The Book, Cat, & Cat Book Lovers Almanac

of historical trivia regarding books, cats, and other animals. Actually this blog has evolved so that it is described better as a blog about cats in history and culture. And we take as a theme the advice of Aldous Huxley: If you want to be a writer, get some cats. Don't forget to see the archived articles linked at the bottom of the page.

September 30, 2013

September 30, 1207

Jalāl al-Dīn (September 30, 1207 to 17 December 17, 1273) is called Rumi by more westerners than his Islamic countrymen. He was born in what is now called Tajikistan and his Muslim teaching of the value of all religions has endeared him to an audience which is still growing. 

Fundamentals of Rumi's Thought: A Mevlevi Sufi Perspective (2004) is a book written by Sefik Can, and he includes our story. He got it from a biography Aflāki wrote,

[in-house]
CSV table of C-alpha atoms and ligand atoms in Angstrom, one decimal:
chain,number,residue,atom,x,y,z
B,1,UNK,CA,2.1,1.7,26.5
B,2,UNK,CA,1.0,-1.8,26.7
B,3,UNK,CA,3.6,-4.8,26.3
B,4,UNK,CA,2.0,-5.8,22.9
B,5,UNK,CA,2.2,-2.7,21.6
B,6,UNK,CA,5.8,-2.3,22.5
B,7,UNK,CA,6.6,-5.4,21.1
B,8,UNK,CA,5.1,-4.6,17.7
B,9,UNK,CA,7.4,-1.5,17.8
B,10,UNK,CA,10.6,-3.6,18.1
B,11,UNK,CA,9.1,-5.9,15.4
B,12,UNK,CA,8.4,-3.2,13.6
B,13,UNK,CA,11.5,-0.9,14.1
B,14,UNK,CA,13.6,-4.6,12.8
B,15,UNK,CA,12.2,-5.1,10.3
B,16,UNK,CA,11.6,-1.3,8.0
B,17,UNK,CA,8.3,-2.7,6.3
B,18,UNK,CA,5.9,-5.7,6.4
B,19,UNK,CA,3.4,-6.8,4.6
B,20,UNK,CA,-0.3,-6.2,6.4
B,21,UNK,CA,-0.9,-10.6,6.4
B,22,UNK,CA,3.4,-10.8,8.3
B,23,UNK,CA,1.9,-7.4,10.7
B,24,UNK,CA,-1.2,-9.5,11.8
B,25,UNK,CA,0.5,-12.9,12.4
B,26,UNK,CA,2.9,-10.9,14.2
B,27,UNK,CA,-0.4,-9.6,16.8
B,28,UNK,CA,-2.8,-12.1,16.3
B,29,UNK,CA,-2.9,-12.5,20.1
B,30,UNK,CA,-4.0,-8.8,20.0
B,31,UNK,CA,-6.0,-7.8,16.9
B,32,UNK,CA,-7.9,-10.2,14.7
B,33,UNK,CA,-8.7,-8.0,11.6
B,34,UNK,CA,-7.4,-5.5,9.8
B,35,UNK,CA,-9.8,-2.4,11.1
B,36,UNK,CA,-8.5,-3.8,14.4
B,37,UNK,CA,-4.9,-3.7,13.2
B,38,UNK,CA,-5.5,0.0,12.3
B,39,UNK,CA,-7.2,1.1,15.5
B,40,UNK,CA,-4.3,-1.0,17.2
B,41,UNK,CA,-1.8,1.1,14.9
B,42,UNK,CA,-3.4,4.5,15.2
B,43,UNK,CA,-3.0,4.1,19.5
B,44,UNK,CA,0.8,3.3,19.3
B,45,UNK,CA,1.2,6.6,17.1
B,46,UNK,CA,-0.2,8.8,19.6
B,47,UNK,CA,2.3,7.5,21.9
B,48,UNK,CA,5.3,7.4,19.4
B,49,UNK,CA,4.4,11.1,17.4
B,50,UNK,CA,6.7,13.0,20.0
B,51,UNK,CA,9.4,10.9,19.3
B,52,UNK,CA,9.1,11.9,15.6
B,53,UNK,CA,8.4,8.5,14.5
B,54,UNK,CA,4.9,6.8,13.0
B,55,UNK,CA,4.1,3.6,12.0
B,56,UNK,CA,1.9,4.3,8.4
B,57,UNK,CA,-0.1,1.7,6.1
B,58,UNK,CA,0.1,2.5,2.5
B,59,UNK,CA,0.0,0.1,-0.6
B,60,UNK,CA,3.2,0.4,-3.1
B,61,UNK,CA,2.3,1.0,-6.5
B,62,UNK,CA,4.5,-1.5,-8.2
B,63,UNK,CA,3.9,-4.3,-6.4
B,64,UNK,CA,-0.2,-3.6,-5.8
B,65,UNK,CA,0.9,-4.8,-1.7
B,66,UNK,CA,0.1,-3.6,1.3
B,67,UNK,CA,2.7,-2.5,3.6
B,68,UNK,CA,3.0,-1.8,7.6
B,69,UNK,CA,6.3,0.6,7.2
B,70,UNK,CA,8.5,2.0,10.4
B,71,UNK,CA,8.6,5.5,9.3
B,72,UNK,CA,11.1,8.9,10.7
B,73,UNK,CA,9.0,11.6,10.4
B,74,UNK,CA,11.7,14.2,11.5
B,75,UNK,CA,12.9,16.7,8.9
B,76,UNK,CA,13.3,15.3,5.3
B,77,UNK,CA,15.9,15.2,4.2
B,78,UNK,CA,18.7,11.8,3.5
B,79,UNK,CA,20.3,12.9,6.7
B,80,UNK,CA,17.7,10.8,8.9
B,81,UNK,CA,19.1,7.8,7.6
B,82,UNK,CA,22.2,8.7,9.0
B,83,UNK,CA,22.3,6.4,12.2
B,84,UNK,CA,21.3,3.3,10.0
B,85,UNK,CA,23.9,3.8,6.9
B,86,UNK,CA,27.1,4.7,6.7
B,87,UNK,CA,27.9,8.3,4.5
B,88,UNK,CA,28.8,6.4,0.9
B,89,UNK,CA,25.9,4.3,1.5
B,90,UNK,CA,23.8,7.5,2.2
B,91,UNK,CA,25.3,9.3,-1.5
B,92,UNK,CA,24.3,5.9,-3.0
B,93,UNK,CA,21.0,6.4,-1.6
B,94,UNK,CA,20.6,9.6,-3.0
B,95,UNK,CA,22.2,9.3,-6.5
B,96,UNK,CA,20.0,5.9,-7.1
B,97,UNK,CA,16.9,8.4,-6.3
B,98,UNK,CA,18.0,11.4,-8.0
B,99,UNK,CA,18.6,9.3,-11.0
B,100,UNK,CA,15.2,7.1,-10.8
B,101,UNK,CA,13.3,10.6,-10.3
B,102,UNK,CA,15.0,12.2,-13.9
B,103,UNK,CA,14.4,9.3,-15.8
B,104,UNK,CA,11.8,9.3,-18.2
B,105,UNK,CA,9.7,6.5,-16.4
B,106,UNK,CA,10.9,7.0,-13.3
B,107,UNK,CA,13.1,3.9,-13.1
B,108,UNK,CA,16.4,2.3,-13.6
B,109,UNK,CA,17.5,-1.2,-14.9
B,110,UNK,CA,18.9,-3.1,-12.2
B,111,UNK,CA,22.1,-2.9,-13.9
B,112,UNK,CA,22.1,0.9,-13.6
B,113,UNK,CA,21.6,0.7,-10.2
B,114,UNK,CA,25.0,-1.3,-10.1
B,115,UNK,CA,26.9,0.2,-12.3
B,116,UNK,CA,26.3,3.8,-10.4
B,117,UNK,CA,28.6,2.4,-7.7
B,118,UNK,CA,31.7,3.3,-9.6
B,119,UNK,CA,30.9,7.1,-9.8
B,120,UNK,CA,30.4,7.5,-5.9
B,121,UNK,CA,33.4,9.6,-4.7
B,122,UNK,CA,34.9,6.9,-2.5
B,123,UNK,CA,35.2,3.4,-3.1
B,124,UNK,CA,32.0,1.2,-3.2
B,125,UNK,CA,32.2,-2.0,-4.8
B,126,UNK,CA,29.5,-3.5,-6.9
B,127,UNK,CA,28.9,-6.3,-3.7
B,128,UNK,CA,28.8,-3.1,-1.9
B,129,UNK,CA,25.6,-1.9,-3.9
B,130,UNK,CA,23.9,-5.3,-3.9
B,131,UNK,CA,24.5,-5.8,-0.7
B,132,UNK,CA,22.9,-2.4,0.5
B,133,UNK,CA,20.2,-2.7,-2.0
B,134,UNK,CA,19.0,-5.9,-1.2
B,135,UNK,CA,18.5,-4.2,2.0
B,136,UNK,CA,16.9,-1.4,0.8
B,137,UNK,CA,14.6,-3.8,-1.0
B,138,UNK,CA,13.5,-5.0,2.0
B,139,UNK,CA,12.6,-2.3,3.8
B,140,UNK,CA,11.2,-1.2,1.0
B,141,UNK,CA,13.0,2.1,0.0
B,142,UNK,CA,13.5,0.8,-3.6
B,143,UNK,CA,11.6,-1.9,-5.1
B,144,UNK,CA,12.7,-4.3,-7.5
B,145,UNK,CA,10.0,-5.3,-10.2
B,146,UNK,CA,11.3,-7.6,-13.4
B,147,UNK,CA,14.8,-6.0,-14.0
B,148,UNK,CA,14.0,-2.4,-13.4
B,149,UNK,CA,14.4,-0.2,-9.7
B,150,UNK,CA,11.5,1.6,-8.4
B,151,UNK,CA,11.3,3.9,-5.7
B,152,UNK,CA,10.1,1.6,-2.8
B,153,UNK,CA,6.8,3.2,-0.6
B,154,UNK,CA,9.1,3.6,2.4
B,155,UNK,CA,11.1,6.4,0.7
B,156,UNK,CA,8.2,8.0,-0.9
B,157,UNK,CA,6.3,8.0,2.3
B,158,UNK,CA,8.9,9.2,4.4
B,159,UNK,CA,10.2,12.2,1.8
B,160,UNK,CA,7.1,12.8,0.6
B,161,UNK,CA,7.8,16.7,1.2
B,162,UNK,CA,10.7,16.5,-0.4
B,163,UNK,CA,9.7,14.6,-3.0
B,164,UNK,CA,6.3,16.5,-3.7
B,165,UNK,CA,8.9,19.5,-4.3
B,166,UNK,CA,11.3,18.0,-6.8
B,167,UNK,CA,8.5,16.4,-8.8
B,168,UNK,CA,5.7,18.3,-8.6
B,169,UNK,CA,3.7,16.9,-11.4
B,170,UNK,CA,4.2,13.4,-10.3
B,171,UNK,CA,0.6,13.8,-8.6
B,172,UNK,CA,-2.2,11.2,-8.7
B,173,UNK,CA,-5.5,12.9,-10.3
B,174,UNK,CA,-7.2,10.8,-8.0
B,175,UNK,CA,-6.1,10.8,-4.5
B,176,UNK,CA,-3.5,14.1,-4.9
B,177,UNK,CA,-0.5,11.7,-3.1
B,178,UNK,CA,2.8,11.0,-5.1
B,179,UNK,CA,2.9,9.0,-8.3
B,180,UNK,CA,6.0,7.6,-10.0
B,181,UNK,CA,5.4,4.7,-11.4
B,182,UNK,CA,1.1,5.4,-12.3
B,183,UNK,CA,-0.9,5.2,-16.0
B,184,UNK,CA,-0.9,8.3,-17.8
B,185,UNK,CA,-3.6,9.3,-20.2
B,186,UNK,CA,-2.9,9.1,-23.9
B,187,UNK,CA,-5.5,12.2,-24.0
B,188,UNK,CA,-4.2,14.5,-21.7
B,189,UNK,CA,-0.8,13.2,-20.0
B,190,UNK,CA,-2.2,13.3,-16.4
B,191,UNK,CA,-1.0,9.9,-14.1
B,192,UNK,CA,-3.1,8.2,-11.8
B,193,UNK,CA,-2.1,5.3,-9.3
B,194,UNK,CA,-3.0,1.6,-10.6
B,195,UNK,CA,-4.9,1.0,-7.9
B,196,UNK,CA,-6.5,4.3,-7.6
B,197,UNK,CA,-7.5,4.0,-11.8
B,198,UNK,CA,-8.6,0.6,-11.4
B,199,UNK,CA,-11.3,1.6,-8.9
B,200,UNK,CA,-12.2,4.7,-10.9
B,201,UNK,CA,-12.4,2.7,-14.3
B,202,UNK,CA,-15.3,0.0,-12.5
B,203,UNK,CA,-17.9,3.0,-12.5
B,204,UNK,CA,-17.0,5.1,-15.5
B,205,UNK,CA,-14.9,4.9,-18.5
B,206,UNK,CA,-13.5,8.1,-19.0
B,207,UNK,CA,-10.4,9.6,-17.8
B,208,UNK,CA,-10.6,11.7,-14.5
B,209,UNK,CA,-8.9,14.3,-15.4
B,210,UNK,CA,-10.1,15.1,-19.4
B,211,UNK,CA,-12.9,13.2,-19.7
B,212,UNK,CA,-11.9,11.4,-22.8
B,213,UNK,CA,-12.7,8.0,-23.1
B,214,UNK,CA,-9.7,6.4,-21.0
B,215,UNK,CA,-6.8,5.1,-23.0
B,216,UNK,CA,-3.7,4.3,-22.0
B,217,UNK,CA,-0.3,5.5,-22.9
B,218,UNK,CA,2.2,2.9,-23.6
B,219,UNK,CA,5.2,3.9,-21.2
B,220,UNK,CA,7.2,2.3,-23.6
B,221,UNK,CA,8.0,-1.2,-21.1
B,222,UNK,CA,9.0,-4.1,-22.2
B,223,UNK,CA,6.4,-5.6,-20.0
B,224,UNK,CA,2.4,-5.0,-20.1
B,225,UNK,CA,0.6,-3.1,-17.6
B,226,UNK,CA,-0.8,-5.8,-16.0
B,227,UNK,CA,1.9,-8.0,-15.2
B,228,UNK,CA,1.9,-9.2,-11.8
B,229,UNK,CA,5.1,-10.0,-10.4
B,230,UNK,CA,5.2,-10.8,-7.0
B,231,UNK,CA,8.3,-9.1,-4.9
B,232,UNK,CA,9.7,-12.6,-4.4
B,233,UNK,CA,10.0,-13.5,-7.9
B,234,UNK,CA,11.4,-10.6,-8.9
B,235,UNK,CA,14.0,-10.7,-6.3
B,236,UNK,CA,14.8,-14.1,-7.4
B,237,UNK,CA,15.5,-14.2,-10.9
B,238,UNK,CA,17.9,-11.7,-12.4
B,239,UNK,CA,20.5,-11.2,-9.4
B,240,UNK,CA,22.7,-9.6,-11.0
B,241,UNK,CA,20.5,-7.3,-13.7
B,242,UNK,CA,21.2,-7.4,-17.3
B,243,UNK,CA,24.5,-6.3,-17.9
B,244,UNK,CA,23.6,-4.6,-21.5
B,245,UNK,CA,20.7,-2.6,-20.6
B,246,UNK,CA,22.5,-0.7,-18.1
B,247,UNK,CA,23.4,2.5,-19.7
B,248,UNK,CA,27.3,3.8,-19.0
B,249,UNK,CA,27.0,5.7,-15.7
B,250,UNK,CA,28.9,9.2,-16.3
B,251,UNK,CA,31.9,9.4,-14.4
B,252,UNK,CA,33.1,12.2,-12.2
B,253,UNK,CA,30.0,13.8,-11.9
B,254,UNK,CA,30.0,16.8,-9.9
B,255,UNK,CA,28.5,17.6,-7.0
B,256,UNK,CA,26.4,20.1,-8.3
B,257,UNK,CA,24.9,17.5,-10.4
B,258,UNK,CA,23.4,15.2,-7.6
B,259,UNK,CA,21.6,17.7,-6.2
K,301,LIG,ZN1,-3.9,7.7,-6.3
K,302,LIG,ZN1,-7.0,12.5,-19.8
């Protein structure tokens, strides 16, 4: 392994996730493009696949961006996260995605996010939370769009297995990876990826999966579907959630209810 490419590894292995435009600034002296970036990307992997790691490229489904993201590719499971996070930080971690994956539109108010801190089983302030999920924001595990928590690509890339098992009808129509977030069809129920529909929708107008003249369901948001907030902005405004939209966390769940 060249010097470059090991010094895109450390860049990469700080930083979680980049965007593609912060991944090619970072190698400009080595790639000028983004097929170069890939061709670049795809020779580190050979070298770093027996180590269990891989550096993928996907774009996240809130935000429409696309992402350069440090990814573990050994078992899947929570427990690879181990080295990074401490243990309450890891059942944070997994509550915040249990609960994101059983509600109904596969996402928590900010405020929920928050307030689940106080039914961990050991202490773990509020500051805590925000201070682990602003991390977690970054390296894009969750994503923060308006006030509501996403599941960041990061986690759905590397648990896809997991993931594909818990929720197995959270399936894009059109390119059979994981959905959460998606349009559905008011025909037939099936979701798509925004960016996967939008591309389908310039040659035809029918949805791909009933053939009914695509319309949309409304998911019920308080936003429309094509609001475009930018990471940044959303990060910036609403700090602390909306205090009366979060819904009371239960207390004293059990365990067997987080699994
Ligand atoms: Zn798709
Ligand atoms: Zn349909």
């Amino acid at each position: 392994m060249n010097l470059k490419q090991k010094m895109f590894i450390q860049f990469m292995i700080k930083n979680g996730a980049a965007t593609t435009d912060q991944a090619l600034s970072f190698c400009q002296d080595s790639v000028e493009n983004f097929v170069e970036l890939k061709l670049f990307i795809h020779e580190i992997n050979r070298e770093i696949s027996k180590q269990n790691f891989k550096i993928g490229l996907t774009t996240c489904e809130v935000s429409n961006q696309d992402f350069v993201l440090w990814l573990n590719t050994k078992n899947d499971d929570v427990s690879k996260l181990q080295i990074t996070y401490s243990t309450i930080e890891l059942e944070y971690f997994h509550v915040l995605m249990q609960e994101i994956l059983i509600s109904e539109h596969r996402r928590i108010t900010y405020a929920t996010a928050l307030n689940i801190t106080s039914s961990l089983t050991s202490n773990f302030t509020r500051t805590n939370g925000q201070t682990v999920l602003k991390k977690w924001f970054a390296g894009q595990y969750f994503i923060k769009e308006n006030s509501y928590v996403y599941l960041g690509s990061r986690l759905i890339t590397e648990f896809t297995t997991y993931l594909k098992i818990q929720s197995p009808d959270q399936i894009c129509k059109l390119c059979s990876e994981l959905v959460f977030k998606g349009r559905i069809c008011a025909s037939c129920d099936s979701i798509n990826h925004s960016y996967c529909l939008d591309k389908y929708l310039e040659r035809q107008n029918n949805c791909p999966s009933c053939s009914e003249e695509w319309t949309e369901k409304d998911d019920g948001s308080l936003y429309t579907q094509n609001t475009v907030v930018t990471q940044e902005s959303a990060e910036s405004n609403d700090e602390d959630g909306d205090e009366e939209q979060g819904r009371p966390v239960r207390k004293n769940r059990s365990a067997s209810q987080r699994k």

between 1318 and 1353, about Rumi: Manāqib ul-Ārifīn.  Aflaki's account includes this story:

Shortly before Rumi died, as cat came to him and meowed softly. Rumi asked if anyone knew what the cat said. Those close to him said, no. Rumi said: "Soon you will go to the heavens, to your homeland with safety. What will I do without you."

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